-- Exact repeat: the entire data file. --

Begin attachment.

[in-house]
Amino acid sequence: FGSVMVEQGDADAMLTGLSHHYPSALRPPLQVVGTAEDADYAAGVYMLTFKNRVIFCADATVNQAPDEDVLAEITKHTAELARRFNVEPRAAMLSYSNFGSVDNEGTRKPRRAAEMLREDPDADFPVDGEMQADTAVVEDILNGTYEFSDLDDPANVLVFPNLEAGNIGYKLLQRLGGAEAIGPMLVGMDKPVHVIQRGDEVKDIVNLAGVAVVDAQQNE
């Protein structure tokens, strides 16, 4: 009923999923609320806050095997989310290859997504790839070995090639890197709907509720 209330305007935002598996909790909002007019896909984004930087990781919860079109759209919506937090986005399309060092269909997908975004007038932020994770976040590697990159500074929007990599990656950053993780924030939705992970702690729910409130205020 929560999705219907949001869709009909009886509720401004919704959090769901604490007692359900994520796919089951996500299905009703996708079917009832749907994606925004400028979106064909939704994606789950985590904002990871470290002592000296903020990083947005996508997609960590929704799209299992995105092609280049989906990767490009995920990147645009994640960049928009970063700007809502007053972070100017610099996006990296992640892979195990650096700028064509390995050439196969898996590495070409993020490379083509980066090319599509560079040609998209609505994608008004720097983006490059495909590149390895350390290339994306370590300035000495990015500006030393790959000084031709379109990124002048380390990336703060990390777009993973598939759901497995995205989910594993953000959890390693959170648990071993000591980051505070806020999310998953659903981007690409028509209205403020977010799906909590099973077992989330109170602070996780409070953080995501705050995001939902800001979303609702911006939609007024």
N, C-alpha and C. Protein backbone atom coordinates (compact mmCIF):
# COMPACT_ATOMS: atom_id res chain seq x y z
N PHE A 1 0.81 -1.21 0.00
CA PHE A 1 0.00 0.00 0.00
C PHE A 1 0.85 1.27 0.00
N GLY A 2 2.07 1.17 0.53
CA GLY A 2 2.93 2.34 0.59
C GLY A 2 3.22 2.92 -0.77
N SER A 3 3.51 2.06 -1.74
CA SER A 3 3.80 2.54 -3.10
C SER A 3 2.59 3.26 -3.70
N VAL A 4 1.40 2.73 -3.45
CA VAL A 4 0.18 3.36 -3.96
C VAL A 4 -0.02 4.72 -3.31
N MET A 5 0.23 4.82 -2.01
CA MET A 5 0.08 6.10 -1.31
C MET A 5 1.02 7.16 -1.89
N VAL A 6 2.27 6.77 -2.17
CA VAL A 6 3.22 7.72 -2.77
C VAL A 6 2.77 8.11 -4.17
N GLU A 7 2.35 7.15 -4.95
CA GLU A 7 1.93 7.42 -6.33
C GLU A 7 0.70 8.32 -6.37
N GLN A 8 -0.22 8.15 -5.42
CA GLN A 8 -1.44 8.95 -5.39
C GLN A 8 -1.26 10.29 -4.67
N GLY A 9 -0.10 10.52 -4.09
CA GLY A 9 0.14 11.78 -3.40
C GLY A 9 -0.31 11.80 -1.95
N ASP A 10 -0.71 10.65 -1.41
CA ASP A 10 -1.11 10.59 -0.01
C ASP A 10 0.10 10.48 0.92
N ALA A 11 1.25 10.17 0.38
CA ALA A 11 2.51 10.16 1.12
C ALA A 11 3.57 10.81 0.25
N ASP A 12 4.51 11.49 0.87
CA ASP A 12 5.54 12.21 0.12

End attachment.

[in-house]
Amino acid sequence: FGSVMVEQGDADAMLTGLSHHYPSALRPPLQVVGTAEDADYAAGVYMLTFKNRVIFCADATVNQAPDEDVLAEITKHTAELARRFNVEPRAAMLSYSNFGSVDNEGTRKPRRAAEMLREDPDADFPVDGEMQADTAVVEDILNGTYEFSDLDDPANVLVFPNLEAGNIGYKLLQRLGGAEAIGPMLVGMDKPVHVIQRGDEVKDIVNLAGVAVVDAQQNE
């Protein structure tokens, strides 16, 4: 009923999923609320806050095997989310290859997504790839070995090639890197709907509720 209330305007935002598996909790909002007019896909984004930087990781919860079109759209919506937090986005399309060092269909997908975004007038932020994770976040590697990159500074929007990599990656950053993780924030939705992970702690729910409130205020 929560999705219907949001869709009909009886509720401004919704959090769901604490007692359900994520796919089951996500299905009703996708079917009832749907994606925004400028979106064909939704994606789950985590904002990871470290002592000296903020990083947005996508997609960590929704799209299992995105092609280049989906990767490009995920990147645009994640960049928009970063700007809502007053972070100017610099996006990296992640892979195990650096700028064509390995050439196969898996590495070409993020490379083509980066090319599509560079040609998209609505994608008004720097983006490059495909590149390895350390290339994306370590300035000495990015500006030393790959000084031709379109990124002048380390990336703060990390777009993973598939759901497995995205989910594993953000959890390693959170648990071993000591980051505070806020999310998953659903981007690409028509209205403020977010799906909590099973077992989330109170602070996780409070953080995501705050995001939902800001979303609702911006939609007024």
N, C-alpha and C. Protein backbone atom coordinates (compact mmCIF):
# COMPACT_ATOMS: atom_id res chain seq x y z
N PHE A 1 0.81 -1.21 0.00
CA PHE A 1 0.00 0.00 0.00
C PHE A 1 0.85 1.27 0.00
N GLY A 2 2.07 1.17 0.53
CA GLY A 2 2.93 2.34 0.59
C GLY A 2 3.22 2.92 -0.77
N SER A 3 3.51 2.06 -1.74
CA SER A 3 3.80 2.54 -3.10
C SER A 3 2.59 3.26 -3.70
N VAL A 4 1.40 2.73 -3.45
CA VAL A 4 0.18 3.36 -3.96
C VAL A 4 -0.02 4.72 -3.31
N MET A 5 0.23 4.82 -2.01
CA MET A 5 0.08 6.10 -1.31
C MET A 5 1.02 7.16 -1.89
N VAL A 6 2.27 6.77 -2.17
CA VAL A 6 3.22 7.72 -2.77
C VAL A 6 2.77 8.11 -4.17
N GLU A 7 2.35 7.15 -4.95
CA GLU A 7 1.93 7.42 -6.33
C GLU A 7 0.70 8.32 -6.37
N GLN A 8 -0.22 8.15 -5.42
CA GLN A 8 -1.44 8.95 -5.39
C GLN A 8 -1.26 10.29 -4.67
N GLY A 9 -0.10 10.52 -4.09
CA GLY A 9 0.14 11.78 -3.40
C GLY A 9 -0.31 11.80 -1.95
N ASP A 10 -0.71 10.65 -1.41
CA ASP A 10 -1.11 10.59 -0.01
C ASP A 10 0.10 10.48 0.92
N ALA A 11 1.25 10.17 0.38
CA ALA A 11 2.51 10.16 1.12
C ALA A 11 3.57 10.81 0.25
N ASP A 12 4.51 11.49 0.87
CA ASP A 12 5.54 12.21 0.12